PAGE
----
Regardless of whether you have been fighting your H. pylori infection for many months or are newly diagnosed, there is no doubt that the majority of the traditional approaches to treating it can be more than a little terrifying. The good news is that you do not have to follow that advice and it is an important idea to consider attacking the problem from different fronts for a quicker and more effective treatment. The first thing that you need to know is which foods provide H. pylori with the nutrition it needs to thrive, so you can avoid those foods at all times.
By remembering just three little words the next time that you are grocery shopping, you can begin to improve your health. Gluten, caffeine and soy should no longer be a part of your diet for the foreseeable future….and the following information will make it very clear as to why.
Avoiding Gluten is Tough but Can Provide Great Results
Gluten and the issues that many people have with it have become a virtual plague in recent years. It will frequently prompt allergic reactions, gastric distress and can raise the blood sugar of people who otherwise have no blood sugar problems. Plus, even for people without abnormal gluten sensitivity, it is often known to cause a lot of excess irritation, during the digestion process, in the small intestines. Therefore, when you have H. pylori and eat gluten, you may feel as if your gut never stops hurting. Try eliminating it with your new treatment plan and see how quickly your symptoms improve.
Caffeine to H. pylori can be like a Welcome Home Party
The cup of coffee, quick gulp of tea or glass of ice-cold soda may give you the bolt of energy that you need to get going in the morning, but it can also be the good morning the h. pylori needs to wake up each day as well. That is because caffeine in any form, even in small amounts, stimulates the adrenal glands and over time, can contribute to adrenal gland fatigue. That would be one of the last things that you should do, when you consider that being constantly no tired for no apparent or obvious reason is a common symptom of the H. pylori infection.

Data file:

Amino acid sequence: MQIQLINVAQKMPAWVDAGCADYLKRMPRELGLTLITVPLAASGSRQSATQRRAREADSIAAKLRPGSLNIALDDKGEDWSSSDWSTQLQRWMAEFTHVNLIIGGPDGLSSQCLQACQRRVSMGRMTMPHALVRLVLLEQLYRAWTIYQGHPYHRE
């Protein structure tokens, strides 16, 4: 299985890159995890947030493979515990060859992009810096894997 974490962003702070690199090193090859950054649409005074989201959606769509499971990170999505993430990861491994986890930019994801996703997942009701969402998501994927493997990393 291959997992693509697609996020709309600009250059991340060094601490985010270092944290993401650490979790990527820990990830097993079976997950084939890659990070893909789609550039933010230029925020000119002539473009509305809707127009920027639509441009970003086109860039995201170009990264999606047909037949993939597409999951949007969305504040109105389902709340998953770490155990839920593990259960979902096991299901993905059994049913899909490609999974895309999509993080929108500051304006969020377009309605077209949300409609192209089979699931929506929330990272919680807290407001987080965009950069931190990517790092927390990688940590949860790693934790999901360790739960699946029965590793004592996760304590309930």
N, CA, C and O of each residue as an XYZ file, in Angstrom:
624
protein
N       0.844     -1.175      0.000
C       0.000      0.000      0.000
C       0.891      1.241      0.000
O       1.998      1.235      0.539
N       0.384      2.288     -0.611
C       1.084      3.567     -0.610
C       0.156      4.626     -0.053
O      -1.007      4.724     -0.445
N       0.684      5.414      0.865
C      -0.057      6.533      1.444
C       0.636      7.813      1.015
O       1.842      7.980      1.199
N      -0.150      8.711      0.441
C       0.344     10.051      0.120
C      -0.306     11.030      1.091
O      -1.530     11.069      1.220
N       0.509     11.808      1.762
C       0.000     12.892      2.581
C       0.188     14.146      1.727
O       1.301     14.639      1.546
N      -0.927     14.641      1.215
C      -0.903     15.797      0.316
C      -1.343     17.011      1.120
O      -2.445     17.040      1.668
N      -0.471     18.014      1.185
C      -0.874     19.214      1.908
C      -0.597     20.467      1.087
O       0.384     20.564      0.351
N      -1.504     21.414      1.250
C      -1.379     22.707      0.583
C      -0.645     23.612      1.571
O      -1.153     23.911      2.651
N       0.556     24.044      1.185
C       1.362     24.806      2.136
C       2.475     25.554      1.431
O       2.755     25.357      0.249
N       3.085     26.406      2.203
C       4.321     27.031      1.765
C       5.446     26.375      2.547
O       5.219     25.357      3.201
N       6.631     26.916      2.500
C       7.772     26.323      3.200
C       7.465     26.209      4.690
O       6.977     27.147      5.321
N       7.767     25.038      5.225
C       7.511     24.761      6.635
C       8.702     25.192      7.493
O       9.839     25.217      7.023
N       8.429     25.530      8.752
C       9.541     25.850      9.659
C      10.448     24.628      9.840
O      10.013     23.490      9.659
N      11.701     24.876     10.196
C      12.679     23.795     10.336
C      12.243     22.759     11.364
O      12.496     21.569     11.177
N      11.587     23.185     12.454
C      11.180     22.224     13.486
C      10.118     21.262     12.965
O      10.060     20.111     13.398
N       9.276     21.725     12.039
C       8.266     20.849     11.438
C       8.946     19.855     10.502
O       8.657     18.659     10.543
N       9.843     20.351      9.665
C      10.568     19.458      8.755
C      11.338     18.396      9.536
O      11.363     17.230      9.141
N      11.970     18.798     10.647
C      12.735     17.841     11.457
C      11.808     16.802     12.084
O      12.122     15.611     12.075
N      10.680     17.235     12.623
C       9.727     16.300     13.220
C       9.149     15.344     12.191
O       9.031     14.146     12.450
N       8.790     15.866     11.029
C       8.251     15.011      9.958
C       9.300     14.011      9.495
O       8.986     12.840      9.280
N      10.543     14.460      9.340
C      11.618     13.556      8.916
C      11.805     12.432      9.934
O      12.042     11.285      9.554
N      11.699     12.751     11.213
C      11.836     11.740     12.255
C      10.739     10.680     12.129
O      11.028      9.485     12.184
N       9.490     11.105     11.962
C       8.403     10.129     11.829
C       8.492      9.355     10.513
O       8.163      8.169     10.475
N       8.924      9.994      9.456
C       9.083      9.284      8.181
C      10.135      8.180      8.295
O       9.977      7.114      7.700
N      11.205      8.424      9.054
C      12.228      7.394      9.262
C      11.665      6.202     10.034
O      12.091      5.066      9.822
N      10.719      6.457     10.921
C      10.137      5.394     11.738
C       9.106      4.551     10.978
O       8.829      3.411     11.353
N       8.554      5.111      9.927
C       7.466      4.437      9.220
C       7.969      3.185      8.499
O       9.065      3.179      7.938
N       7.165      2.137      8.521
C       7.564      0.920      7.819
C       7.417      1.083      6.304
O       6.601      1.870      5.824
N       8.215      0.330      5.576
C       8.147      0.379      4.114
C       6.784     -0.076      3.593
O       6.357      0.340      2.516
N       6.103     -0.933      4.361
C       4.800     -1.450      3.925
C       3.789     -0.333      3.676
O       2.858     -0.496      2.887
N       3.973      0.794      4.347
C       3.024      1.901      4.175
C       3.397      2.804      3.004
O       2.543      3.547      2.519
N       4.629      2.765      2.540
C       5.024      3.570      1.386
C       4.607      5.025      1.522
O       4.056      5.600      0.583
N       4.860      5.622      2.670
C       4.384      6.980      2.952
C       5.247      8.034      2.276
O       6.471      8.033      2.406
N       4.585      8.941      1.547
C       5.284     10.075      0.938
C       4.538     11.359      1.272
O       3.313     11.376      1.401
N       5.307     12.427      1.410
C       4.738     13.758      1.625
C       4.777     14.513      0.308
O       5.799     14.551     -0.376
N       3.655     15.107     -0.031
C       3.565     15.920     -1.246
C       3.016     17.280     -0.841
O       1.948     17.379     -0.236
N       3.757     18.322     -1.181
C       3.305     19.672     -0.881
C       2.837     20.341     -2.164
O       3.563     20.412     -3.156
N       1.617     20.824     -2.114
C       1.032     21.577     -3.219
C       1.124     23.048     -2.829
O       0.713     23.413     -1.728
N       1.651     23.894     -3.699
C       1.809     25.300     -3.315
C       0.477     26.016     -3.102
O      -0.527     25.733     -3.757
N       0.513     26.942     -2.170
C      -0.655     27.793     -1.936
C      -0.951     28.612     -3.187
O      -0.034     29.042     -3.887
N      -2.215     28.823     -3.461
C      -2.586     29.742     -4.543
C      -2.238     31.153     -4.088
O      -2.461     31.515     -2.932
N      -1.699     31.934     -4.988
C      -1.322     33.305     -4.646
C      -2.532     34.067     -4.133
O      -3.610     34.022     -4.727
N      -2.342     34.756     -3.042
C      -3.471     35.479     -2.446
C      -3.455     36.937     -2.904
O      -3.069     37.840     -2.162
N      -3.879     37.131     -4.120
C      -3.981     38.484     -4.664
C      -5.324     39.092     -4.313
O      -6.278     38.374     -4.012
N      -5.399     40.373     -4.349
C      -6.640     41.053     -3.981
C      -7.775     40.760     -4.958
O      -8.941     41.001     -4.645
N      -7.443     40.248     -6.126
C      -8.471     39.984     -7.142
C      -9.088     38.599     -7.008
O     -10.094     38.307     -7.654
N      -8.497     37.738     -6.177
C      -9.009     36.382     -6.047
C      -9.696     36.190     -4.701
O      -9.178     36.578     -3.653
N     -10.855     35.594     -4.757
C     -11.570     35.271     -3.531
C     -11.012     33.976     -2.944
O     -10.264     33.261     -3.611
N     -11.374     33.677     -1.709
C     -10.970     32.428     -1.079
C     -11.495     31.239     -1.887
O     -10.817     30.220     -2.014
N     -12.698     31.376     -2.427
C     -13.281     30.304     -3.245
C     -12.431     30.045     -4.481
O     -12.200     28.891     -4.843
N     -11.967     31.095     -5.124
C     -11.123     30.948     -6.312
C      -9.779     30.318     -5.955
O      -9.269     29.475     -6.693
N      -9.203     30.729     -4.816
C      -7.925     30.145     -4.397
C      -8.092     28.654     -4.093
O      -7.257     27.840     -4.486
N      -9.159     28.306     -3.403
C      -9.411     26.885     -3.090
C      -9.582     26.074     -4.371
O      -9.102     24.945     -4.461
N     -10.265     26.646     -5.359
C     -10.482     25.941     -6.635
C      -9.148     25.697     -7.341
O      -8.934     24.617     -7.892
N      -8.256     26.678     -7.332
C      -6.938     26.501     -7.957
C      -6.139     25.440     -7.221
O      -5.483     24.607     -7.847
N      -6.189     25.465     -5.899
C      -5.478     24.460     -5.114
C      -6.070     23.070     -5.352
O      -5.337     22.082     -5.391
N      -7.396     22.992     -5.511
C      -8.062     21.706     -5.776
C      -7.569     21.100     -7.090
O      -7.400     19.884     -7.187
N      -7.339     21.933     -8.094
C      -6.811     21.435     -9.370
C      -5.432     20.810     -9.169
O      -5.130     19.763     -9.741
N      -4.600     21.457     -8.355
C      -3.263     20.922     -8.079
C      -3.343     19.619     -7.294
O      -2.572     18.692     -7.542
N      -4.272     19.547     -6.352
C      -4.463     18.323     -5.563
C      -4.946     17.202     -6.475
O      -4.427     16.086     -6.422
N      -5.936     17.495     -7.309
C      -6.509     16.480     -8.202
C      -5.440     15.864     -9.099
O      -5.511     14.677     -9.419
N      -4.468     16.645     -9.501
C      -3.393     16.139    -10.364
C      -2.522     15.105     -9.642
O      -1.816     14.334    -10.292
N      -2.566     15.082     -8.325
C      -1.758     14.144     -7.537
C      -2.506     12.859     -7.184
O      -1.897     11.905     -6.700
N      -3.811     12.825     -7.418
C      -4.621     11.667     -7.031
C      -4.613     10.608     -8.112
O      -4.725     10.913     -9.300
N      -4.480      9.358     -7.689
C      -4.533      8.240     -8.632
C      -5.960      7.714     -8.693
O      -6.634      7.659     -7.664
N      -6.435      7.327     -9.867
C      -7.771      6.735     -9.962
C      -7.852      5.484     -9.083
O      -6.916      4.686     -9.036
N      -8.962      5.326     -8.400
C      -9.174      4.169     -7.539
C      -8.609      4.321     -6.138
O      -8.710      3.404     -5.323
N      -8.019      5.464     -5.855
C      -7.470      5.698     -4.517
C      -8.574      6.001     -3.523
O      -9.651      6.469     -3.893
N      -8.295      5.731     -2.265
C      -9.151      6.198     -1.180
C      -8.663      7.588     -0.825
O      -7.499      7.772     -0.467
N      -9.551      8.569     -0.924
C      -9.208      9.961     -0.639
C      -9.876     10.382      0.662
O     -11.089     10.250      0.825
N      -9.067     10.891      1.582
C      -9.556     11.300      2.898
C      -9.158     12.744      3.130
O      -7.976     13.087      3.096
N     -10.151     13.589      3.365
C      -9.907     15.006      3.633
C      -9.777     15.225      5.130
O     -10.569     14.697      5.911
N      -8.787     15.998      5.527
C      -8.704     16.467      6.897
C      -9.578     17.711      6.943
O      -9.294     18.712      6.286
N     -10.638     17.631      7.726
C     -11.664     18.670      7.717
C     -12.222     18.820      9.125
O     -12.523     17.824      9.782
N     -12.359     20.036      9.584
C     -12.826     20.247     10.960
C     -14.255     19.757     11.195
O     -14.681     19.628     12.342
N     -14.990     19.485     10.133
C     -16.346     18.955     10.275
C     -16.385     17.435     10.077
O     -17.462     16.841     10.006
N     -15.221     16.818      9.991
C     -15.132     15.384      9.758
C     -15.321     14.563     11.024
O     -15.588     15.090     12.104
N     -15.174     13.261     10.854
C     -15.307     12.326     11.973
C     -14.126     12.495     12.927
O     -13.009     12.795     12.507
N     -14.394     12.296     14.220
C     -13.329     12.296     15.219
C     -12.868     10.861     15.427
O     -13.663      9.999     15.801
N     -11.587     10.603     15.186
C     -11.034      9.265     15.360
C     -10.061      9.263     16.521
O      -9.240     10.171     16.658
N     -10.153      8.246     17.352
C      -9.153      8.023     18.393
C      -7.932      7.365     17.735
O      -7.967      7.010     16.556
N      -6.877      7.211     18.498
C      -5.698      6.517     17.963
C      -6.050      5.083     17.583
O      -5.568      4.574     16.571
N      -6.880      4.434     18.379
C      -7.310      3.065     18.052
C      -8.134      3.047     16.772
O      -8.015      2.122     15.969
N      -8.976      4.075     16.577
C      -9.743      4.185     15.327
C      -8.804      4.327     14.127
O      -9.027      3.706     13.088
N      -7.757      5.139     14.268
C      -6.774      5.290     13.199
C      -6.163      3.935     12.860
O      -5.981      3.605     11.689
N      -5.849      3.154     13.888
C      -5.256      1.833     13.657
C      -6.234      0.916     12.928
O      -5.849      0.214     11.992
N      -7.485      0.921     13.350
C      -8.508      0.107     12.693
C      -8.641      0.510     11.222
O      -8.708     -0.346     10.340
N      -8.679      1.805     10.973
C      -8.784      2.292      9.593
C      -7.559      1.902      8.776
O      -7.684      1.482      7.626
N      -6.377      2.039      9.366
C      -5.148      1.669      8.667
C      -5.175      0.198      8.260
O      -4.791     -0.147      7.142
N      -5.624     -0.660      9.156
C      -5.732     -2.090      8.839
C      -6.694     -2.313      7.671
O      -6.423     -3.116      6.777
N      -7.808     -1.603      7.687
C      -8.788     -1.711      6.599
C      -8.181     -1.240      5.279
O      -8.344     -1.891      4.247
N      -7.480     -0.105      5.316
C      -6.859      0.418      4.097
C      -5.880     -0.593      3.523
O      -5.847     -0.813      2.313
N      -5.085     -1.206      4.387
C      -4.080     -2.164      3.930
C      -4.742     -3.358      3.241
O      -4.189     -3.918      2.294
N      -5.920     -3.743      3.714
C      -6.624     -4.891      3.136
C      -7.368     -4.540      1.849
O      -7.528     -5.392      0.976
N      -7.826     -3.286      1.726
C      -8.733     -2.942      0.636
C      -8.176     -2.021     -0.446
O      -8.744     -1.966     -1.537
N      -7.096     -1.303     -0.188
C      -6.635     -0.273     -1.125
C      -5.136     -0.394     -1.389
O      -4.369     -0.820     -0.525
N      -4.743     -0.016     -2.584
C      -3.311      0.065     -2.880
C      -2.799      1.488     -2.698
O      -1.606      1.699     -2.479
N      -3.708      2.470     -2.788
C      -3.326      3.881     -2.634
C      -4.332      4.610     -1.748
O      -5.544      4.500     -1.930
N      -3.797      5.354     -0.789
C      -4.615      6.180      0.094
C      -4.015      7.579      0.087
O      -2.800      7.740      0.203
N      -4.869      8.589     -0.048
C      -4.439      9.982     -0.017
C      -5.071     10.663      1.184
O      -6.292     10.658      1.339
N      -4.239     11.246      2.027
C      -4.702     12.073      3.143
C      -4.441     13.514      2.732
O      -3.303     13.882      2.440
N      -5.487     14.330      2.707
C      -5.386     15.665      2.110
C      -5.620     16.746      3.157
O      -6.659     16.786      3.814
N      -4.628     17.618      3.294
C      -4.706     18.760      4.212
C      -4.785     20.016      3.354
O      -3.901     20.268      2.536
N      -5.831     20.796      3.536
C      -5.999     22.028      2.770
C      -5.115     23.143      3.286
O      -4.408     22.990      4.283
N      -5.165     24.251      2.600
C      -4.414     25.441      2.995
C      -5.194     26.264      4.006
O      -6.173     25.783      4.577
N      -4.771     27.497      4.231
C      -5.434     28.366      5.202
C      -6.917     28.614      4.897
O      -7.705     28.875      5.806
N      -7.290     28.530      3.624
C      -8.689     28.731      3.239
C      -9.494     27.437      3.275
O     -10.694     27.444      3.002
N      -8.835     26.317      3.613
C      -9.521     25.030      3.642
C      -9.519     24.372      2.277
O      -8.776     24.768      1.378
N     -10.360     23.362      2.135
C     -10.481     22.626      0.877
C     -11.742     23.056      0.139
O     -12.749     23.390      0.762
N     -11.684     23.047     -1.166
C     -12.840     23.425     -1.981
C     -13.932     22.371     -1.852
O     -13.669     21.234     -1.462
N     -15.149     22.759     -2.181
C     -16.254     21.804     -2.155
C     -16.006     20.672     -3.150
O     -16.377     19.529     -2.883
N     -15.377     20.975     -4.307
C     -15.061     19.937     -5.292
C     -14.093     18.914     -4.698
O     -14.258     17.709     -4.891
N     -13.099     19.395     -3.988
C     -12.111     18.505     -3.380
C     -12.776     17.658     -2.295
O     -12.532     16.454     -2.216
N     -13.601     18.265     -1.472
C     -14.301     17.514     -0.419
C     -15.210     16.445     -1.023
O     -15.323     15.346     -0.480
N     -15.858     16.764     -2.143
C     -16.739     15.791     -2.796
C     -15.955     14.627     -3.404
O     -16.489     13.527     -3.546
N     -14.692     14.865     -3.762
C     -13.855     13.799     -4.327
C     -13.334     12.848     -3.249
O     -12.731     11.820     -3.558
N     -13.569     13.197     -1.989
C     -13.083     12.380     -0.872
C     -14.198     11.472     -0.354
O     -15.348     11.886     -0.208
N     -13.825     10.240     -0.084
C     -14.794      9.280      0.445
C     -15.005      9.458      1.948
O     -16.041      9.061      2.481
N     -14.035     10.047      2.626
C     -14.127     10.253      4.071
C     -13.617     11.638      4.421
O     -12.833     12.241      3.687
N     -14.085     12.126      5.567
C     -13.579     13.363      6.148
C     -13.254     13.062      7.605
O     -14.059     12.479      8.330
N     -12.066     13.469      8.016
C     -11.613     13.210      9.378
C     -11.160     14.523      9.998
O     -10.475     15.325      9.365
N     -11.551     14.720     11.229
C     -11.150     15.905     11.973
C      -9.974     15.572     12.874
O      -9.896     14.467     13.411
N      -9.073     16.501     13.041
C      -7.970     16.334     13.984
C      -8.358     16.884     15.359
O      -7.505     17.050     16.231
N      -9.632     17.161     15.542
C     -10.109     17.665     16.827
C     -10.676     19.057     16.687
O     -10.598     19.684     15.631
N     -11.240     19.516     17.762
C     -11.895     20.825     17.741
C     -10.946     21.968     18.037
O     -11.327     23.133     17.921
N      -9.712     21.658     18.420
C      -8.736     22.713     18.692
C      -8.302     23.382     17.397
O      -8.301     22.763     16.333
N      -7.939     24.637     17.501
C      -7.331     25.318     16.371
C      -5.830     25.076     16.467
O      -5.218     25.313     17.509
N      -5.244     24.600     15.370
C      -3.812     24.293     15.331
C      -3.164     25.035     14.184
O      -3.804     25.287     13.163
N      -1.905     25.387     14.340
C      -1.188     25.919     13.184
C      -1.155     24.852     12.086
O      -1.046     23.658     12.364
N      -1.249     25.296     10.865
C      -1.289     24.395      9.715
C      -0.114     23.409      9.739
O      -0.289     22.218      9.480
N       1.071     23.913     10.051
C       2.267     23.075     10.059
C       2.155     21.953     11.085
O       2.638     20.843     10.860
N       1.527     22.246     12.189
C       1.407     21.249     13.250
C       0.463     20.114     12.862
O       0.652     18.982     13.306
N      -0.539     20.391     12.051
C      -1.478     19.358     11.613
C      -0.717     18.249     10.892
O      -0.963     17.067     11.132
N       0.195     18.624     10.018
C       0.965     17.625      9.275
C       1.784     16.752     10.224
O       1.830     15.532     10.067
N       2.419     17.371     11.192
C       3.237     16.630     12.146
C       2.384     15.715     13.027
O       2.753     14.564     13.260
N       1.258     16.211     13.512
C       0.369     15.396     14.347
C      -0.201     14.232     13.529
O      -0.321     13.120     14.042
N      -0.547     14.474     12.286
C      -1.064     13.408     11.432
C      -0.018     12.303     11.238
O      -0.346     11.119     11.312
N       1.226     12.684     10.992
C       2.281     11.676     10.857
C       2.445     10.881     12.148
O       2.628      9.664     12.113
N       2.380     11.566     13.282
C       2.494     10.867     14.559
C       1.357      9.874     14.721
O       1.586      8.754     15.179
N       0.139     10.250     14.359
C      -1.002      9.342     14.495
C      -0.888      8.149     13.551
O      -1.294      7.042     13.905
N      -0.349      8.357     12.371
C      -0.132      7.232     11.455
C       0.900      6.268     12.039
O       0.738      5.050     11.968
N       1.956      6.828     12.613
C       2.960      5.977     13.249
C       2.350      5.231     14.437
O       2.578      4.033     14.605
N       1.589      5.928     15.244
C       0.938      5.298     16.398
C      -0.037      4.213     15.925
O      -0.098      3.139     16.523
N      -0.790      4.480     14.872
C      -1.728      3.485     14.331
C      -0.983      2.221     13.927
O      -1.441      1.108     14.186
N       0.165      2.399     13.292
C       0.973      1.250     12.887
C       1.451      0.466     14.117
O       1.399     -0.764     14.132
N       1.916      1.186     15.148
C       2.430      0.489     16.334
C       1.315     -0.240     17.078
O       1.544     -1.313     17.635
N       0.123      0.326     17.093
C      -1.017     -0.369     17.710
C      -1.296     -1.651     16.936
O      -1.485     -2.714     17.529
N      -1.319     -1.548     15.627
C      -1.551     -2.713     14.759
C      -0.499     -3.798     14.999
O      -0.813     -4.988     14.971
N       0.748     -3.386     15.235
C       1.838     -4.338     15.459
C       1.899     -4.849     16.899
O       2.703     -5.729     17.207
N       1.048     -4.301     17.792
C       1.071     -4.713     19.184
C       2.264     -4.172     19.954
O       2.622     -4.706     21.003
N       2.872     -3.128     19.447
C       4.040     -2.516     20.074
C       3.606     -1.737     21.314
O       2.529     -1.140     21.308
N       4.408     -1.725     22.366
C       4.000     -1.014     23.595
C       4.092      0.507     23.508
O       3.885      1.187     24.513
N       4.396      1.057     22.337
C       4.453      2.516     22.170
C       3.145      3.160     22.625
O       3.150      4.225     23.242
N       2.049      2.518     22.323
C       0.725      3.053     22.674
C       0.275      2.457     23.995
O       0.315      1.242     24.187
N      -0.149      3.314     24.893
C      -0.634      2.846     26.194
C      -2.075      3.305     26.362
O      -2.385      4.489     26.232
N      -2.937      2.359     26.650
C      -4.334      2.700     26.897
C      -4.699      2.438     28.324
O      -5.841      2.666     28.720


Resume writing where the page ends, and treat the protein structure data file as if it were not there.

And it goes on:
In addition, caffeine will frequently irritate the lining of your stomach. That is also a common problem known as known as gastritis and even for people that are not afflicted with H. pylori, is frequently quite painful. When you already have this virulent type of bacteria living in your stomach, it is never a good idea to introduce anything into the stomach that can further stress its lining, so it is time to try out some of the caffeine-free hot and cold beverages currently on the market.
Soy is not Always as Healthy as People Seem to Think it is
In recent years, soy has frequently been touted as a wonder-food that solves everyone’s problem. In fact, the long lives and slow physical symptoms of aging enjoyed by many Japanese people have been credited by some to the level of soy often seen in their diet.
However, one unfortunate fact that many people are not always aware is that in Japan, soy is the food most likely to cause allergic reactions. It is also thought to have estrogen mimicking properties that can disrupt the normal hormonal balance of both men and women, regardless of their age. When you remember that your hormonal balances is known to impact your immune system, which will often make defeating the bacteria even harder, it is easy to see why you should consider avoiding soy until you are healthy once again.
Fortunately, the following chart will help you to be sure of a few of the most common foods and beverages that should not be in your diet when you are recovering from H. pylori.
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